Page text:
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Big BofA fine is government extortion: Kovacevich

The $16.65 billion settlement by Bank of America over financial crisis-era mortgage securities highlights a pattern of the government extorting the banks, said Dick Kovacevich, former Wells Fargo chairman and CEO.

"It's definitely politics. It has nothing to do with justice or restitution to the innocent victims. In fact, more of the money is going to the coffers of the states and various departments than the victims," Kovacevich said Thursday on CNBC's "Squawk Box."

The BofA payout—the largest in a series of soaring penalties against banks for a range of misconduct—was announced Thursday.

Read MoreBank of America in $16.65B mortgage settlement: DoJ

Kovacevich said the amount of the settlement is not surprising. "If indeed JPMorgan should pay $12 billion or $13 billion for the sins of Bear Stearns and Washington Mutual, certainly Merrill Lynch and Countrywide did two or three times the volume."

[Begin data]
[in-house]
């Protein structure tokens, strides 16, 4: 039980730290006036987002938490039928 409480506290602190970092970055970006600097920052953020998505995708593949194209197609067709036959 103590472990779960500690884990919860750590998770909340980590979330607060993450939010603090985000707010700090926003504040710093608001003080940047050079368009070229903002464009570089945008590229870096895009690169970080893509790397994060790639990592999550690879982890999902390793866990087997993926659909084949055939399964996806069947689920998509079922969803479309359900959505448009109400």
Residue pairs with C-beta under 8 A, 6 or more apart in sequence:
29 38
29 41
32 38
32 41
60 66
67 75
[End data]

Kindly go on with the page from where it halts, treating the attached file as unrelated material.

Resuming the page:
While legally sound, he continued, "JPMorgan or its employees or Bank of America or its employees did anything wrong here. They just bought companies that did wrong."

"Why are we charging the stock holders instead of going after the people who did wrong? Corporations don't engage in criminal behavior. They don't take advantage of innocent people. People do," Kovacevich said.

"They are going after corporations because they can," he continued. "They aren't going after the individual because it takes a long time to do so."

But there may be a case developing against a key figure associated with the subprime mortgage mess. Prosecutors are preparing a civil lawsuit against Angelo Mozilo, co-founder of Countrywide Financial, according to the Financial Times.

BofA bought Countrywide in 2008.

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By CNBC's Matthew J. Belvedere. Reuters contributed to this report.

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